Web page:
That's the focus of her closing ad, running in Montana: "Some say there isn't a single reason for Hillary to be the Democratic nominee," says the narrator. "They're right. There are over 17 million of them."
As for those numbers -- it may be a bit of a stretch. "In four ways we've figured it, Clinton leads in just one – awarding her all her votes in Michigan and giving zero there to Barack Obama, who stayed off the Michigan ballot to respect a DNC dispute with the state party," ABC Polling Director Gary Langer writes.
Realistically? "Hillary Clinton enjoyed a late moment in the sun Sunday with a 2-to-1 victory in Puerto Rico's primary, but Barack Obama could turn her lights out before this week is over," writes David Saltonstall of the New York Daily News.
But it's not just the math, of course, that's uncertain: "Barack Obama is poised to claim the Democratic presidential nomination this week, but Hillary Clinton shows no signs of conceding,"Jackie Calmes and June Kronholz write in The Wall Street Journal. "How their endgame plays out -- in continued rivalry, as running mates or something in between -- will go a long way toward determining Democrats' fortunes this fall."
They add: "At bottom, some advisers say, Sen. Clinton may be hoping for another controversy to arise for Sen. Obama, one so damaging that party leaders would give her their convention votes to salvage Democratic hopes in November's general election."
"The big drama now facing the Democratic Party in the presidential contest is how, when and even whether Senator Hillary Rodham Clinton will depart the race," Adam Nagourney, Carl Hulse, and Jeff Zeleny reported in the Sunday New York Times. "Despite the fireworks, Mrs. Clinton's associates said she seemed to have come to terms over the last week with the near certainty that she would not win the nomination."
Yes, she's likely to defer to the math, "But that is not a certainty; Mr. Obama's announcement on Saturday that he would leave his church was just another reminder of how events continue to unfold in the race," per the Times trio.
(This fun tidbit could be a hint about the endgame: "Gov. Bill Richardson of New Mexico, who endorsed Mr. Obama nearly two months ago, recently called Gov. Bill Ritter Jr. of Colorado, who has yet to endorse a candidate. 'Hey, Ritter!' Mr. Richardson said. 'After June 3, it means nothing. Those who take a little bit of a risk, he'll remember you.' ")
And where's the good will that might have bought Camp Clinton a little more time? At least some has dissipated along with the diminishing of Bill Clinton's reputation.
Todd Purdum takes on the former president in the new Vanity Fair, up to and including whispers of extracurricular activities. "None of these wisps of smoke have produced a public fire," Purdum writes. "But four former Clinton aides told me that, about 18 months ago, one of the president's former assistants, who still advises him on political matters, had heard so many complaints about such reports from Clinton supporters around the country that he felt compelled to try to conduct what one of these aides called an 'intervention,' because, the aide believed, 'Clinton was apparently seeing a lot of women on the road.' The would-be intercessor was rebuffed by people around Clinton before ever getting an audience with the former president."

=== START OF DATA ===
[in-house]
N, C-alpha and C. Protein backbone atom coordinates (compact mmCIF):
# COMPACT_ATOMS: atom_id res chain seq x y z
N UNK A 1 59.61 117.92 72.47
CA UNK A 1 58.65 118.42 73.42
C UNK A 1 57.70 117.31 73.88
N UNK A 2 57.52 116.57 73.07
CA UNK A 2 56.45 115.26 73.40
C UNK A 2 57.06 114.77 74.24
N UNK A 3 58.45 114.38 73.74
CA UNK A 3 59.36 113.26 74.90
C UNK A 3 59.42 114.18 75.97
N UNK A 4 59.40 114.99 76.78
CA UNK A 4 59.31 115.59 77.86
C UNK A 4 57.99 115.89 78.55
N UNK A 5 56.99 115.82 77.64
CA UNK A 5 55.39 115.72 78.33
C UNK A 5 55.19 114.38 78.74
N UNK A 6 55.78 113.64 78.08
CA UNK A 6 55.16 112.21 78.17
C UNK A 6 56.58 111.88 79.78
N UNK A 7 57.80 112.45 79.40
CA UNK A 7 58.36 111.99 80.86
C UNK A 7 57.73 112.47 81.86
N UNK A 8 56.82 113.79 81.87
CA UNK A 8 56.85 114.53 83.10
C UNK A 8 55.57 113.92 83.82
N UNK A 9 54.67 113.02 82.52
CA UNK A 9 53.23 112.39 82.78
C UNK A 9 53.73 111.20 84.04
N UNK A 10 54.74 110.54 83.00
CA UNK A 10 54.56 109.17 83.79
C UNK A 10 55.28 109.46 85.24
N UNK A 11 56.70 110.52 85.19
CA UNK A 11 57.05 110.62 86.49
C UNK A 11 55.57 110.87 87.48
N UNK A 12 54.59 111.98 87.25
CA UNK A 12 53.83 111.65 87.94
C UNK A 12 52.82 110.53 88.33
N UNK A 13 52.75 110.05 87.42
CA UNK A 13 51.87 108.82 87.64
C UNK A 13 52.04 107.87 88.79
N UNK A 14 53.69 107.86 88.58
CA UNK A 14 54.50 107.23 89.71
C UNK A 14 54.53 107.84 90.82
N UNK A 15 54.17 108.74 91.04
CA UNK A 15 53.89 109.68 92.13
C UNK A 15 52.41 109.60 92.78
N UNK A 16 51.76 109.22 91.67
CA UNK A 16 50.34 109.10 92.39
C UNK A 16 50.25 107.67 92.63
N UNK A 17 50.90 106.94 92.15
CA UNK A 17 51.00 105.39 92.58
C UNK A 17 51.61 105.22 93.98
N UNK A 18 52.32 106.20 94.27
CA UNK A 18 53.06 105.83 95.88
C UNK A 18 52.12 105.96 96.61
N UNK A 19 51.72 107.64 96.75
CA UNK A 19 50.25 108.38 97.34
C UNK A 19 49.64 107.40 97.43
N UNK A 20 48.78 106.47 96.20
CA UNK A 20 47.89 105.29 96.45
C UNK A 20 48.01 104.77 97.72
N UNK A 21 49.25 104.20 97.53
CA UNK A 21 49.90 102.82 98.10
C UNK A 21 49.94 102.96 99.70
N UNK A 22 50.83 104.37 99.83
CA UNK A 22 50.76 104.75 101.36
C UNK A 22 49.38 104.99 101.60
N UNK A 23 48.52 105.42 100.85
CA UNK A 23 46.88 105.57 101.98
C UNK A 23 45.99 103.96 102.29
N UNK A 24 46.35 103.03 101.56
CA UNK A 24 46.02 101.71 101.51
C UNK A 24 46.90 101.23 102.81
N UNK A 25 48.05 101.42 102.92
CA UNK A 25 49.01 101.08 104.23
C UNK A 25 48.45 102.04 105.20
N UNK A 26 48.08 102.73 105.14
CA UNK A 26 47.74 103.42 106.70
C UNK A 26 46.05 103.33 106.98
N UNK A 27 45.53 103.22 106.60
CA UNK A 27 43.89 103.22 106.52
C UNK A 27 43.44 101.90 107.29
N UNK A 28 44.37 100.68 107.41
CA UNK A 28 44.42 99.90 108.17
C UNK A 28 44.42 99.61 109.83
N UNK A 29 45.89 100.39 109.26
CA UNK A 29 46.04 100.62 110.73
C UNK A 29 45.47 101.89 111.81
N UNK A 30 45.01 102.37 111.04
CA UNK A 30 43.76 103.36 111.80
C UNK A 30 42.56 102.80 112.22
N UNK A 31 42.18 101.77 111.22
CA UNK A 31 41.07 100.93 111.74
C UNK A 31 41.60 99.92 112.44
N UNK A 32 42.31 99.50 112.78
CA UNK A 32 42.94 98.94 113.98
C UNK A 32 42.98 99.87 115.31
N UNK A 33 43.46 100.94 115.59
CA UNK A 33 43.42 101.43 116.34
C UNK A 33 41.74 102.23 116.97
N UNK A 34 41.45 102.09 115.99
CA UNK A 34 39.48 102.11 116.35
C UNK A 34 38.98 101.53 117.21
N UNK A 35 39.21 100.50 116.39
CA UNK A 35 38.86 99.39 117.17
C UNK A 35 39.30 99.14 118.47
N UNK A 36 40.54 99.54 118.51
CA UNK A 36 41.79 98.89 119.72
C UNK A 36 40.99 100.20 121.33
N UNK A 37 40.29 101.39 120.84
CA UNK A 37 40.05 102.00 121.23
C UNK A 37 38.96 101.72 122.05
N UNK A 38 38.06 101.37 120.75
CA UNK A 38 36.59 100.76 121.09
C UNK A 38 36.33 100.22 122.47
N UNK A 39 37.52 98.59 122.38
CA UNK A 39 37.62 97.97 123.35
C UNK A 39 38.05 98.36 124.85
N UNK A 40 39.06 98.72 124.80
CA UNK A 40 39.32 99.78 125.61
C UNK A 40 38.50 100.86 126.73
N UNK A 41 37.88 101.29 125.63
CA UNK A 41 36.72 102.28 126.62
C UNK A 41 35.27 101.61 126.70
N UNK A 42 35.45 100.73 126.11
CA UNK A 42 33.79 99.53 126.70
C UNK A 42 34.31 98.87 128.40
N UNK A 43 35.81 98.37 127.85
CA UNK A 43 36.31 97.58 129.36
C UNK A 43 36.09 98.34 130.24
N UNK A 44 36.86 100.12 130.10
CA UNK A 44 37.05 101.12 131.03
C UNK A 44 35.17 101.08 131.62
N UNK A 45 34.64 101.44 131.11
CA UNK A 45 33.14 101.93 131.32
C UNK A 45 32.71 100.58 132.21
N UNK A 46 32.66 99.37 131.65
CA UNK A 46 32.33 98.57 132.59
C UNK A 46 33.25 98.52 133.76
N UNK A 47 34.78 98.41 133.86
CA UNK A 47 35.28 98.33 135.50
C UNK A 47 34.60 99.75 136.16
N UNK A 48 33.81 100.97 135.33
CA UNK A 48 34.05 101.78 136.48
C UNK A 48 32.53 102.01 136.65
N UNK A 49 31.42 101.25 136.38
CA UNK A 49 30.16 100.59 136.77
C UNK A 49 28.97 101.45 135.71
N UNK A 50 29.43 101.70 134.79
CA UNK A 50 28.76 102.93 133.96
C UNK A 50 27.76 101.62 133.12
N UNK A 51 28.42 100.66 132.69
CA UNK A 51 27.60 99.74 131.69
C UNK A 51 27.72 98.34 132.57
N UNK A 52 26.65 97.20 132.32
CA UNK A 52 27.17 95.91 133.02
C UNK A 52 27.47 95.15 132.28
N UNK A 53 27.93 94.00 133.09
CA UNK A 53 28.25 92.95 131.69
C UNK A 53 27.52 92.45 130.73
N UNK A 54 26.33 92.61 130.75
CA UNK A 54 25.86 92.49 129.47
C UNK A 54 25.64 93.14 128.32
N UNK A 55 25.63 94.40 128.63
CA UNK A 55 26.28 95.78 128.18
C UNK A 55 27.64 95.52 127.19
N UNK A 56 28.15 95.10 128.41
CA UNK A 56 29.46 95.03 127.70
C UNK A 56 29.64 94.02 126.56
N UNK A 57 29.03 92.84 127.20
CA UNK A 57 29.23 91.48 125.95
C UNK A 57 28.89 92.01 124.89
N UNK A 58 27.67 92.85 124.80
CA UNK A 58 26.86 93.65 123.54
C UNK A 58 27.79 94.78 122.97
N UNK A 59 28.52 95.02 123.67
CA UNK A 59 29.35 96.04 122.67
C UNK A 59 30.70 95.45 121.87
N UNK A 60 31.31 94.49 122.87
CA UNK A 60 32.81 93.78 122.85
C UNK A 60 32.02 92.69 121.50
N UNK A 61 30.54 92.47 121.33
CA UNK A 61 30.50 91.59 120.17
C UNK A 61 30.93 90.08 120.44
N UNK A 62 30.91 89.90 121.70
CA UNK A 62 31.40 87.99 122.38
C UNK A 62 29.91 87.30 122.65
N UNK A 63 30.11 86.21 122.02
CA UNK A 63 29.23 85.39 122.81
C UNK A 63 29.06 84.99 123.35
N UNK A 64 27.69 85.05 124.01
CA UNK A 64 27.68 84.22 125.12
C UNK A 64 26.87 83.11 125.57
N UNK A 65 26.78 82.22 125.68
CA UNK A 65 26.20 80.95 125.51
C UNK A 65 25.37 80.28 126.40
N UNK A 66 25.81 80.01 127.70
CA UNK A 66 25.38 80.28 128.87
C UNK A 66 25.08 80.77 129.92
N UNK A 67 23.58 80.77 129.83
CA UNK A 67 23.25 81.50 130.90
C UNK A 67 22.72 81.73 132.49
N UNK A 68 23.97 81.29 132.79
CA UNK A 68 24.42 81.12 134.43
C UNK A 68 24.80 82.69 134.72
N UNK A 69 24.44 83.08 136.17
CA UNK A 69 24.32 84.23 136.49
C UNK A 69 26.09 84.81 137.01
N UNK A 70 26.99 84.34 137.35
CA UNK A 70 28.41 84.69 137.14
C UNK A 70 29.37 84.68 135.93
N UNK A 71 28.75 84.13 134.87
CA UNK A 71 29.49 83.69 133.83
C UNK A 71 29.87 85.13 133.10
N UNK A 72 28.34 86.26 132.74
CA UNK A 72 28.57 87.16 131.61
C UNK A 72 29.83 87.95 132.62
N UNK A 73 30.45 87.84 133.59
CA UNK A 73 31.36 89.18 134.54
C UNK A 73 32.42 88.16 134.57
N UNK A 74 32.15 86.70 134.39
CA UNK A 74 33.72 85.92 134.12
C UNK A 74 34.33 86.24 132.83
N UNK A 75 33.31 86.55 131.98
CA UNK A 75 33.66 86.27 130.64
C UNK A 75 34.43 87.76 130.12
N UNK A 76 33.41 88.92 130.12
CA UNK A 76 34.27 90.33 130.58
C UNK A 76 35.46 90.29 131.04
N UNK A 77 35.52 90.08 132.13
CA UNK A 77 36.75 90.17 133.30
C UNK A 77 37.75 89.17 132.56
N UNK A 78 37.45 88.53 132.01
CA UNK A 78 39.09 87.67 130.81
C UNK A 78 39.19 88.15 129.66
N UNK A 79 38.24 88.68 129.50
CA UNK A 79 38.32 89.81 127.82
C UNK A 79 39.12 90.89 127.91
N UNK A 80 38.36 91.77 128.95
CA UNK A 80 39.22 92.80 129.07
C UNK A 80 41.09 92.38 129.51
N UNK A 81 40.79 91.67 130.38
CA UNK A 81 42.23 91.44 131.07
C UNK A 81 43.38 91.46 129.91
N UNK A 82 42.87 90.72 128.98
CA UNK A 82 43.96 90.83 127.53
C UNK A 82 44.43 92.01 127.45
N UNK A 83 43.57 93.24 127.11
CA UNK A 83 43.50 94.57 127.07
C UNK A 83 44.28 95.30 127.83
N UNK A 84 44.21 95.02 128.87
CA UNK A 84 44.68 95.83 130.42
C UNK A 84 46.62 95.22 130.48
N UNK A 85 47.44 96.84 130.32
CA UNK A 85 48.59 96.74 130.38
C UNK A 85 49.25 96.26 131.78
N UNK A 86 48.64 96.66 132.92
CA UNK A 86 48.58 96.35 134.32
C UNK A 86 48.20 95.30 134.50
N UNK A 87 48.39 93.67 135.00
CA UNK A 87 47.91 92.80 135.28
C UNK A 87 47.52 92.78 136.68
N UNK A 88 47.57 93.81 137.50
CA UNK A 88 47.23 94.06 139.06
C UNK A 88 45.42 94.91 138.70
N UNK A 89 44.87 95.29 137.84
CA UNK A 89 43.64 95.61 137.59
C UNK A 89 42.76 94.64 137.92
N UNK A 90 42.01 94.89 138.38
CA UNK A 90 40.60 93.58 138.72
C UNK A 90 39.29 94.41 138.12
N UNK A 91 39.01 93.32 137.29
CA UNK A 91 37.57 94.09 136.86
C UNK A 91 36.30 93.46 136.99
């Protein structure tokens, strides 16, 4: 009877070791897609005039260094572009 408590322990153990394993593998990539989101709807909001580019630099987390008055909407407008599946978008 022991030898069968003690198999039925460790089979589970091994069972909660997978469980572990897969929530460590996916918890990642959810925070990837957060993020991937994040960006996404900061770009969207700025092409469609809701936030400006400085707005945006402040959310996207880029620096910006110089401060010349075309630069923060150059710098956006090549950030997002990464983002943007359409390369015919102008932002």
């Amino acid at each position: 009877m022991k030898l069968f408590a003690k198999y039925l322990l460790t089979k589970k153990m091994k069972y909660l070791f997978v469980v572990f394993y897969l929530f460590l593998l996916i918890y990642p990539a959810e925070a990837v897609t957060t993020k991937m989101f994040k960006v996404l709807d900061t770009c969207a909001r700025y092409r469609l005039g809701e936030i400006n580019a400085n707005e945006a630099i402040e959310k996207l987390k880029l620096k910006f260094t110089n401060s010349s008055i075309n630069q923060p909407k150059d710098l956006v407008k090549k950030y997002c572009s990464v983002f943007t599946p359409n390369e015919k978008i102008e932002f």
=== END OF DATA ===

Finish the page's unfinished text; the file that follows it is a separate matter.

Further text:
The response from Clinton spokesman Jay Carson, in Purdum's piece, practically tells the story by itself: "The ills of the Democratic Party can be seen perfectly in the willingness of fellow Democrats to say bad things about President Clinton."
Purdum concludes: "In the end, this is Clinton's most grievous sin, his steady refusal to take grown-up responsibility for the consequences of his own actions. . . . It is Clinton's invariable insistence that his problems are someone else's fault, and that questions or criticisms of him, his methods, motives, or means are invariably unfair, that is his unforgivable flaw."
As for exit strategies, The London Telegraph offers a (lightly sourced) hint: "Senior figures in the Obama camp have told Democrat colleagues that the offer to Mrs Clinton of a cabinet post as health secretary or to steer new legislation through the Senate will be a central element of their peace overtures to the New York senator."
Yet no perfect options exist for her -- recall that she's only a second-term senator, and that the majority leader's post is currently extremely occupied.
"A more likely path for Clinton is a higher-profile role in the Senate, political analysts and fellow senators say. In that way, the role model may be [Sen. Ted] Kennedy, who became a legislative heavyweight in the decades after his failed 1980 bid to challenge President Jimmy Carter,"Bloomberg's Kristin Jensen writes. "If that's what she decides, she'll have a long way to go to achieve anywhere near Kennedy's clout."
Those questions can wait -- at least as long as it takes Obama to cap his campaign with a speech in St. Paul, Minn., Tuesday night -- mustering every bit of symbolism he can to deliver a statement on where he (if not the party, and the nation) sees the race at this moment.